-- Joe Coleman, co-founder and CEO of Contently, a software business that helps companies build audiences by managing the workflow of premium marketing content at scale.

5. Constantly remind yourself of your mission.

This makes it easy to recognize what's important and drop what's not. That way, we can be more productive when it comes to taking on the tasks and challenges that really matter.

-- Jamie Siminoff, CEO and chief inventor of Ring, the maker of the Ring Video Doorbell which allows users to answer the door from anywhere via smartphone.

6. Have an outside hobby.

It's important to put as much effort into your work as possible, but you can't allow yourself to get burnt out. The first day you don't enjoy going to work is the first day you stop being productive to you and your company. For me, I try to make art as much as I can. I realized at one point that while I was working at an arts-minded company, I was rarely making art of my own. It's therapeutic.

-- Aaron Firestein, co-founder and chief artist of BucketFeet, an online retailer that collaborates with artists to design and create footwear.

7. Be specific about the goal you're trying to reach.

Don't do anything that isn't on that critical path, and continually assess what is on it, as it changes often based on market and other feedback.

-- Gabriel Weinberg, founder and CEO of DuckDuckGo, a search engine that focuses on user privacy and doesn't track your searches.

8. Stay on top of scheduling.

As a working parent, I always keep my early mornings open because I never know if I must go to a parent-teacher conference or take a kid to the doctor. Our office uses a shared Google calendar and instant messaging, so that we can quickly adjust on the fly.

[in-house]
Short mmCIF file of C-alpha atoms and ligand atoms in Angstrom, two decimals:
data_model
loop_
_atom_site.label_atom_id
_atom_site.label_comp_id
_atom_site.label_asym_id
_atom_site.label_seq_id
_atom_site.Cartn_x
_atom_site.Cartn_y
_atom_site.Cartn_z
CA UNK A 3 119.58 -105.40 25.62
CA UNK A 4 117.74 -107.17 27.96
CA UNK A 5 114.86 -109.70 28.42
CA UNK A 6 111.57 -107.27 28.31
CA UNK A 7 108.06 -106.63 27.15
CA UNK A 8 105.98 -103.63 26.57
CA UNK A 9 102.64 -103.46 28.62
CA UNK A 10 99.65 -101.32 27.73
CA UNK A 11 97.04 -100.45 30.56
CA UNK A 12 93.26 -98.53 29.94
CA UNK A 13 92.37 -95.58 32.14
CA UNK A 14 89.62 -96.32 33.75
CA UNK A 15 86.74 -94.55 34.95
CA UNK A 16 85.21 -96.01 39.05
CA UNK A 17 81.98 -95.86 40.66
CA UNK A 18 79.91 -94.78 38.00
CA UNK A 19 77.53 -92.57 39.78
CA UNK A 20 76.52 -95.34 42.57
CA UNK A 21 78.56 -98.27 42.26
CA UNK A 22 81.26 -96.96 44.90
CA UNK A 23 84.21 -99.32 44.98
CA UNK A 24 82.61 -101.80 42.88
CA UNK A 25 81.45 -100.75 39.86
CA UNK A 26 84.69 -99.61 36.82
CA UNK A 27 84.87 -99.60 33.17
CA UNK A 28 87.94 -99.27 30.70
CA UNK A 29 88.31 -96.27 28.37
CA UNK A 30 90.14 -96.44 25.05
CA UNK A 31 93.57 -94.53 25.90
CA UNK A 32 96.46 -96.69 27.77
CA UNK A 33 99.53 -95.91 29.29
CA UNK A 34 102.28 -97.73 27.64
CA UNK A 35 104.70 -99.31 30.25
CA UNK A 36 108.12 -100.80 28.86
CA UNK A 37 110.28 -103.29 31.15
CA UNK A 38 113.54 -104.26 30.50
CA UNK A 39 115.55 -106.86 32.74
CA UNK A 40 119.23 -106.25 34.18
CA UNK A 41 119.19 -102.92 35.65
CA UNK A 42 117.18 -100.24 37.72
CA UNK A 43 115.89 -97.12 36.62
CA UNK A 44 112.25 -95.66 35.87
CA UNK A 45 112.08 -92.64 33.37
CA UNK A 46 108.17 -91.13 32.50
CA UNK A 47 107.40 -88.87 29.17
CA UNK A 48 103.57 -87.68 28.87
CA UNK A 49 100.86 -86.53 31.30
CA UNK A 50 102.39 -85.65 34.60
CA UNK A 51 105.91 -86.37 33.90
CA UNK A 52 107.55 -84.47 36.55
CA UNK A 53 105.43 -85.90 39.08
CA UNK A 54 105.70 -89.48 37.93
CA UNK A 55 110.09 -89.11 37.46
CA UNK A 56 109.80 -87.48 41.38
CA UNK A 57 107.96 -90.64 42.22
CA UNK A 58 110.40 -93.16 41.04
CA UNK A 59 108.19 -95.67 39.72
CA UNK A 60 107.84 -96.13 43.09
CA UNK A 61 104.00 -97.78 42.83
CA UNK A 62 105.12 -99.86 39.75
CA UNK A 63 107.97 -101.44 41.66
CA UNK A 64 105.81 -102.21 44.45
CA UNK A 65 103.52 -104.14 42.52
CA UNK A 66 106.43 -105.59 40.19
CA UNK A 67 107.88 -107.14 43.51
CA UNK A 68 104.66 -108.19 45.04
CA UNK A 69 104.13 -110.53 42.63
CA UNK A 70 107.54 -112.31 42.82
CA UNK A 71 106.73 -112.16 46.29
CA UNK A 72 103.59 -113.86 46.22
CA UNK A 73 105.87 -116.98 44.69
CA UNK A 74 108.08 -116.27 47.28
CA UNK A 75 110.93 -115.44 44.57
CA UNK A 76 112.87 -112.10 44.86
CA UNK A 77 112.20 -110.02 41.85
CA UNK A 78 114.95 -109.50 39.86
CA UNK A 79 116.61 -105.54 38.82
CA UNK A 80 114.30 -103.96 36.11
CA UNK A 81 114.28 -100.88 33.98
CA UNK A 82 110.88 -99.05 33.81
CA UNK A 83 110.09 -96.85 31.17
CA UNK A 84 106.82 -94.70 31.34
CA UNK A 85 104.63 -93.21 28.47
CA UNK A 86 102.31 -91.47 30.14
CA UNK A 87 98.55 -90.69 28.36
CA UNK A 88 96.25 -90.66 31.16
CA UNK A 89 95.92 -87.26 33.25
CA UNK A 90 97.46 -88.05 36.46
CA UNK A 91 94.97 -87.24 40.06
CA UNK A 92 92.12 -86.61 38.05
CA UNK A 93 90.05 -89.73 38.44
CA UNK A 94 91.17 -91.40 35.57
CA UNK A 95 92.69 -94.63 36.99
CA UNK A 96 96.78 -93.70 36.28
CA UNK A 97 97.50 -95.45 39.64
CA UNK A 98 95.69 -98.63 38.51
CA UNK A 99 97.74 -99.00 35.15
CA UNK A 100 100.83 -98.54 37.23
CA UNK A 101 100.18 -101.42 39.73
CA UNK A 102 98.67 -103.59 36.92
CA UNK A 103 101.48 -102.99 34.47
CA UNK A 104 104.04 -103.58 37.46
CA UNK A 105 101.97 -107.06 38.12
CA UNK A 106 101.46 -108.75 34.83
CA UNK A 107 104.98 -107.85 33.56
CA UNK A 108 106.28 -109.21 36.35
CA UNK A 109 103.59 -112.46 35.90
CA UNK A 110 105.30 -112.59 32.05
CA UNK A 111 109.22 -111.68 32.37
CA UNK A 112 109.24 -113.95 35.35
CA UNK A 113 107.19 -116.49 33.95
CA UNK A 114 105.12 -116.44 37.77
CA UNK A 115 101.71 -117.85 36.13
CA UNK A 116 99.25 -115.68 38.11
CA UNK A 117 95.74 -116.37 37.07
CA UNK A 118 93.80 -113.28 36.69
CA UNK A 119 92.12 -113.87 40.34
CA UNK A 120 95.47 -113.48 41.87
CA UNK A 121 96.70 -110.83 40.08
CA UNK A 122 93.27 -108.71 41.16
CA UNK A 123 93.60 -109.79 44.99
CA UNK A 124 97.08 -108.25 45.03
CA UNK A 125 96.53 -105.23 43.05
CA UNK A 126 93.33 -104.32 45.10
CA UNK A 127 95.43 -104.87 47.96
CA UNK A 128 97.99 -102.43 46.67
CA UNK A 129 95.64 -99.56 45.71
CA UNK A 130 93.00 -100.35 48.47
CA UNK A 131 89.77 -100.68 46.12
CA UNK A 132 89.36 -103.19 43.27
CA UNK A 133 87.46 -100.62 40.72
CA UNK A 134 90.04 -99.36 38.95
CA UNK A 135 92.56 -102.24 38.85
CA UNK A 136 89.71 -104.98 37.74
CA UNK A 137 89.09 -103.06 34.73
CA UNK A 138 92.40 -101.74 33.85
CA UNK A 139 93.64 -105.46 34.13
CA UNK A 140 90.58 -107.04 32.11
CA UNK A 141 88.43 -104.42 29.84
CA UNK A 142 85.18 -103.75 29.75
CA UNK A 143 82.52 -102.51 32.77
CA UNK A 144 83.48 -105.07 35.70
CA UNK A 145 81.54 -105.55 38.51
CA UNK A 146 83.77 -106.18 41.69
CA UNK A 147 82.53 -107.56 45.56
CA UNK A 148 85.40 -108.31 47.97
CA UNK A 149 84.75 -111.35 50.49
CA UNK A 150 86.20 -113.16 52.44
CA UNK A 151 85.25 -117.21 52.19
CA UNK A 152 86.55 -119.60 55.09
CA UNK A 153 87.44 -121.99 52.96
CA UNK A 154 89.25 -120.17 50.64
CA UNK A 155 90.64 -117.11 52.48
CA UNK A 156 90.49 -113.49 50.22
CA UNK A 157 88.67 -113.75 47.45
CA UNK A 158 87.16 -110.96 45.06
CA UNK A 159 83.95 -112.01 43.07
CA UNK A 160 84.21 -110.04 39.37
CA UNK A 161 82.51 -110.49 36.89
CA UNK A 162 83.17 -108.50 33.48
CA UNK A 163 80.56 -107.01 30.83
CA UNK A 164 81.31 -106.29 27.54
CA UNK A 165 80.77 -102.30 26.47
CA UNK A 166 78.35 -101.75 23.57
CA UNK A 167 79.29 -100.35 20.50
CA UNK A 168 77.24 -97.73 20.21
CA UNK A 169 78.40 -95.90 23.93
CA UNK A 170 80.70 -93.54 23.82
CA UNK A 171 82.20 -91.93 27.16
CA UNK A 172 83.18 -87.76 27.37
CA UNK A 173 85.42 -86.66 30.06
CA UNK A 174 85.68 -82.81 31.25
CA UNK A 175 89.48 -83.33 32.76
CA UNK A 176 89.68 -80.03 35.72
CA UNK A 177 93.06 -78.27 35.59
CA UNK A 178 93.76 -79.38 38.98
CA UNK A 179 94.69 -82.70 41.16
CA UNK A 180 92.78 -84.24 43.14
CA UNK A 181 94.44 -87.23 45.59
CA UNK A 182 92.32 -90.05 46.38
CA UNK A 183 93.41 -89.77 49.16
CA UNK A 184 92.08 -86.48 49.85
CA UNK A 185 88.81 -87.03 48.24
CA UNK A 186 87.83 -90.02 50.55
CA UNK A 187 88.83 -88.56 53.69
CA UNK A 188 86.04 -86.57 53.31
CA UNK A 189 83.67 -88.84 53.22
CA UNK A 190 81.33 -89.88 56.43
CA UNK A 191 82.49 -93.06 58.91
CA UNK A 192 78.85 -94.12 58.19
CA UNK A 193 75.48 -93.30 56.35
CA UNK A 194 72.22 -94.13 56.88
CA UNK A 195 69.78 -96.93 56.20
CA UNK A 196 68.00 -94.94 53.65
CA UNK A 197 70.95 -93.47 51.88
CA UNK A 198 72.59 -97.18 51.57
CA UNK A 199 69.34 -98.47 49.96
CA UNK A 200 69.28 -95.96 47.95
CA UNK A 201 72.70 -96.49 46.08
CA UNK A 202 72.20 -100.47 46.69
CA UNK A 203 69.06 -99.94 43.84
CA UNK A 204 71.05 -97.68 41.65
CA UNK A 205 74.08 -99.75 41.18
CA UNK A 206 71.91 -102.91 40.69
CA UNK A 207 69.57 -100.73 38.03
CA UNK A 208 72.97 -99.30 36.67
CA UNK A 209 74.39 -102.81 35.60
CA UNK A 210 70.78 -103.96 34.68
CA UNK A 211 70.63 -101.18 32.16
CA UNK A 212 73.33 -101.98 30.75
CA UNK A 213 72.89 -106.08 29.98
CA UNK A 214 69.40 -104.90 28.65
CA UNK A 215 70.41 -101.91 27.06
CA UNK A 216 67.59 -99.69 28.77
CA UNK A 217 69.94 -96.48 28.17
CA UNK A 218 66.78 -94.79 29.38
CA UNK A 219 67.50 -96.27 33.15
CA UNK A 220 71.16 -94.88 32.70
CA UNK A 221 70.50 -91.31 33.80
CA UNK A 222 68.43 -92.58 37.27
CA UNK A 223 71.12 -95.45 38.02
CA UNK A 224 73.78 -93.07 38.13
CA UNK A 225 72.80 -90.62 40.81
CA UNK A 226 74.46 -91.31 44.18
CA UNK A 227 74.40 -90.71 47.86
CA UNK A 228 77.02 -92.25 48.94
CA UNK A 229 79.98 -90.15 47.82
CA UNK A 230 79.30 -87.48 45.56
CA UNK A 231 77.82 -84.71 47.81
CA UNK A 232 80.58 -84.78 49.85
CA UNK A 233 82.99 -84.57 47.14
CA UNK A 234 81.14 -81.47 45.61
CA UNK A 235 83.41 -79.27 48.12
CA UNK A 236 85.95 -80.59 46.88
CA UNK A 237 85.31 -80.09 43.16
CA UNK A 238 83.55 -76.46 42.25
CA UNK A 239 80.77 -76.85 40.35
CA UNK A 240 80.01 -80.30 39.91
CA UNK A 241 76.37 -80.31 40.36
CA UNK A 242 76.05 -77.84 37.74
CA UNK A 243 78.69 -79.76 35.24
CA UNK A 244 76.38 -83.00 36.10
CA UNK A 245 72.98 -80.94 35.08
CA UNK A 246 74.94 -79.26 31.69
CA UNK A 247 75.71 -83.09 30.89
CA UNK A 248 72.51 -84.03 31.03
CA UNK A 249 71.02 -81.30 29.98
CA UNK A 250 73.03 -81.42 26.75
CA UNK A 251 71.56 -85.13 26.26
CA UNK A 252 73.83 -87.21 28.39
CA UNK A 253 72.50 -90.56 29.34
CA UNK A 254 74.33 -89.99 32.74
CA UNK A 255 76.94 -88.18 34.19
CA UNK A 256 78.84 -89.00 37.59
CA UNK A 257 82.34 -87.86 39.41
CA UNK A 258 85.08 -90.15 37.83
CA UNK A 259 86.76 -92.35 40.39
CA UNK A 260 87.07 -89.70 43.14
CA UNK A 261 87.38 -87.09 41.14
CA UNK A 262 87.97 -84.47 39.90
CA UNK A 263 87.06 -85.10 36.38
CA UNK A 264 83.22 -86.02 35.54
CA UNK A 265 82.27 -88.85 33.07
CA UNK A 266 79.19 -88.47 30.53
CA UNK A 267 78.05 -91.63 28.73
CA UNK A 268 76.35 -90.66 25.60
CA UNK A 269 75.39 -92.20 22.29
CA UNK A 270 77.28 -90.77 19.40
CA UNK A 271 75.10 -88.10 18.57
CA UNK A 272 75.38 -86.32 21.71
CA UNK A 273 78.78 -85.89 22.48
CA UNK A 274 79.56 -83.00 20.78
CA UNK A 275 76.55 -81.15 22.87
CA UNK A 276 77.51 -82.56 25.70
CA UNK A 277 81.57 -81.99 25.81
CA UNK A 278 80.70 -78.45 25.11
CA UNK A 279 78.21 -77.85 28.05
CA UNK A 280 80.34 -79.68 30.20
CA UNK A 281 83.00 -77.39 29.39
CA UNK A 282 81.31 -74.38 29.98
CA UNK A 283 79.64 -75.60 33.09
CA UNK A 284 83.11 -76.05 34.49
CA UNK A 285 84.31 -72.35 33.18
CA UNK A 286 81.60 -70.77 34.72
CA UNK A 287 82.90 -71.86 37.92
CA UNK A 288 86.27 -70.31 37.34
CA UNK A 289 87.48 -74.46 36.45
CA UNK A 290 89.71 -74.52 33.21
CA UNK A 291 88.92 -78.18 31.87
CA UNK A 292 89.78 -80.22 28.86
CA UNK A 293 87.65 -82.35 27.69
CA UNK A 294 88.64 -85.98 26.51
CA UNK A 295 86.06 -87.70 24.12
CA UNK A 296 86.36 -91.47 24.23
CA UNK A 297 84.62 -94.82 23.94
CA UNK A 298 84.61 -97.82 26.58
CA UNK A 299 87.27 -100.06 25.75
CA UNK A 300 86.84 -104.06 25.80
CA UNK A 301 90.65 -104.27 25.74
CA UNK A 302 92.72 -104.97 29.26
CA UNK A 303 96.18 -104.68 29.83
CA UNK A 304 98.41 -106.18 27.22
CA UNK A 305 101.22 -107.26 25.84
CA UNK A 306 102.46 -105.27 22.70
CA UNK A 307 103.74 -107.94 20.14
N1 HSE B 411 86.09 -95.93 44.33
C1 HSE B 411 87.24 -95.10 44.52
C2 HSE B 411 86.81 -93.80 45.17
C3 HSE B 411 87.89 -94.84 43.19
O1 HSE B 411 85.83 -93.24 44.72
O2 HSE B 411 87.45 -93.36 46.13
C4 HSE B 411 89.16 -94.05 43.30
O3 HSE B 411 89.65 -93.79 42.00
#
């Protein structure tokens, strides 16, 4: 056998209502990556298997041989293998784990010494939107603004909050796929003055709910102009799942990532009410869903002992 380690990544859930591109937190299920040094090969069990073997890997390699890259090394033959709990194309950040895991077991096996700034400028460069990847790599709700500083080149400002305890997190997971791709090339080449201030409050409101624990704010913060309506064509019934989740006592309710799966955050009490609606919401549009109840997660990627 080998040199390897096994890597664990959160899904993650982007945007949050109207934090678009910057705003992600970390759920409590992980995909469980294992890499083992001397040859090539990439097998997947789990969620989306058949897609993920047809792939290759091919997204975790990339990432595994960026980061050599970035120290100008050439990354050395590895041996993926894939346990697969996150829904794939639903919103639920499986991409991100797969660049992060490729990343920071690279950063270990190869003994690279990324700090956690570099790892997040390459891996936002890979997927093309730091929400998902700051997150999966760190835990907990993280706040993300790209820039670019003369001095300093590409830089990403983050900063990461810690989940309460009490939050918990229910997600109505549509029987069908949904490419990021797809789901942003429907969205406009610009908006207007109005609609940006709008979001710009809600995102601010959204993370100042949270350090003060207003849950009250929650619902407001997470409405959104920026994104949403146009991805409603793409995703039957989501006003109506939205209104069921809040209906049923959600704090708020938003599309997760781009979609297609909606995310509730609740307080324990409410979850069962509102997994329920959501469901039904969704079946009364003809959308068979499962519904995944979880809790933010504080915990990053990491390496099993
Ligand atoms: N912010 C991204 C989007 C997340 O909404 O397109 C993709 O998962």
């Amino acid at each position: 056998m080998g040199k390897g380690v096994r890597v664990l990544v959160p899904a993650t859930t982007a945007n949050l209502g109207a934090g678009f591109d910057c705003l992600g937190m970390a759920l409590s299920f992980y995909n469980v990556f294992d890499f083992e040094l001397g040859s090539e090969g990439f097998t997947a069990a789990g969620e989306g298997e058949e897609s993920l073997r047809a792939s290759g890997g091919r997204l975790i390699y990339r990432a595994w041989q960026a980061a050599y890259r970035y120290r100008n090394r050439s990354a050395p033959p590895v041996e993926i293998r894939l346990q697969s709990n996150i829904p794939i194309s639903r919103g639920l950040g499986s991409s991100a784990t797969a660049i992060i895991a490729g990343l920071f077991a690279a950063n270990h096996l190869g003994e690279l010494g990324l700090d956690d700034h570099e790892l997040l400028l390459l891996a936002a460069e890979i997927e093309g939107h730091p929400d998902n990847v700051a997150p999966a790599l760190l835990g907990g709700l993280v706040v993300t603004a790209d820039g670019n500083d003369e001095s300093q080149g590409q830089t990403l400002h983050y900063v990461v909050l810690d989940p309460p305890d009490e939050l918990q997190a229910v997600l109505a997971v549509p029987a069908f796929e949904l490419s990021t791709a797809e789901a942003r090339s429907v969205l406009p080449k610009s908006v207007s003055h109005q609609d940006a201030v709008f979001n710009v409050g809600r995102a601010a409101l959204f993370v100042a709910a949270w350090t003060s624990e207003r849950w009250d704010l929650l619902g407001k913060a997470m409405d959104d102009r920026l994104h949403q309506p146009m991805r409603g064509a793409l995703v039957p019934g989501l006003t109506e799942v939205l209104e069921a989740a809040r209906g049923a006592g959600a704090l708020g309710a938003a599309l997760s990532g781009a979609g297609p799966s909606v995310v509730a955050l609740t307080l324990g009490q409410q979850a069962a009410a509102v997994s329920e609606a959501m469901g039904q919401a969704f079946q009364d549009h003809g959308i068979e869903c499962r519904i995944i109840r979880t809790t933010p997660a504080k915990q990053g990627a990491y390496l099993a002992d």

-- Jayson Rapaport, co-founder and co-owner of Birds Barbershop, a brand of salons that markets affordable, high-quality cuts and color services. The company recently launched a line of hair care products.

9. Choose five things to get done.

I put five things on my list at the beginning of each day that have to absolutely get done that day. When other things inevitably come up and distract me, I can look at my "Top 5" list and see if I need to reorganize my day's priorities.

-- David Simnick, co-founder and CEO of SoapBox Soaps, a maker of all natural, handmade soaps that donates soap products to children in need.

10. Stop and listen.

It's surprising how much giving your full attention can boost your efficiency. Too often, we try to start solving problems before collecting all the available information. Also, whenever I speak to my team, I focus on being understood fully, rather than just saying the right thing. It's a small distinction that makes a big difference.

-- Ian Siegel, co-founder and CEO of ZipRecruiter, which lets employers post jobs to hundreds of job boards with one submission and sends job seekers postings via tailored email alerts.

Related: Startup CEOs Reveal the 1 Question They Ask Every Job Candidate

Tanya Benedicto Klich

Data & Featured Lists Editor

Tanya Benedicto Klich is a data and lists editor at